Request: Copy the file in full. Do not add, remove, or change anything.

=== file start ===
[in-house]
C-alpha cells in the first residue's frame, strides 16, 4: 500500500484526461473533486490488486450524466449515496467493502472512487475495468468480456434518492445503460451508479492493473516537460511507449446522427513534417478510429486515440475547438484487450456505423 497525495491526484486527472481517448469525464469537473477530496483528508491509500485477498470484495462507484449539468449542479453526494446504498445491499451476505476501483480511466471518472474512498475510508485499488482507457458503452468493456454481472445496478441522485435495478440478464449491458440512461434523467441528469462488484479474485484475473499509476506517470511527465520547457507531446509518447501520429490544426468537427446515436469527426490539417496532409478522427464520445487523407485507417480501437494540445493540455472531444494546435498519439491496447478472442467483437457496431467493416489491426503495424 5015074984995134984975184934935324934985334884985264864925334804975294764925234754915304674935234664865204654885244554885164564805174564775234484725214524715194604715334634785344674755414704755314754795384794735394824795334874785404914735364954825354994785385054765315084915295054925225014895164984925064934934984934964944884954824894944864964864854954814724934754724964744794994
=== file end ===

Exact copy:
[in-house]
C-alpha cells in the first residue's frame, strides 16, 4: 500500500484526461473533486490488486450524466449515496467493502472512487475495468468480456434518492445503460451508479492493473516537460511507449446522427513534417478510429486515440475547438484487450456505423 497525495491526484486527472481517448469525464469537473477530496483528508491509500485477498470484495462507484449539468449542479453526494446504498445491499451476505476501483480511466471518472474512498475510508485499488482507457458503452468493456454481472445496478441522485435495478440478464449491458440512461434523467441528469462488484479474485484475473499509476506517470511527465520547457507531446509518447501520429490544426468537427446515436469527426490539417496532409478522427464520445487523407485507417480501437494540445493540455472531444494546435498519439491496447478472442467483437457496431467493416489491426503495424 5015074984995134984975184934935324934985334884985264864925334804975294764925234754915304674935234664865204654885244554885164564805174564775234484725214524715194604715334634785344674755414704755314754795384794735394824795334874785404914735364954825354994785385054765315084915295054925225014895164984925064934934984934964944884954824894944864964864854954814724934754724964744794994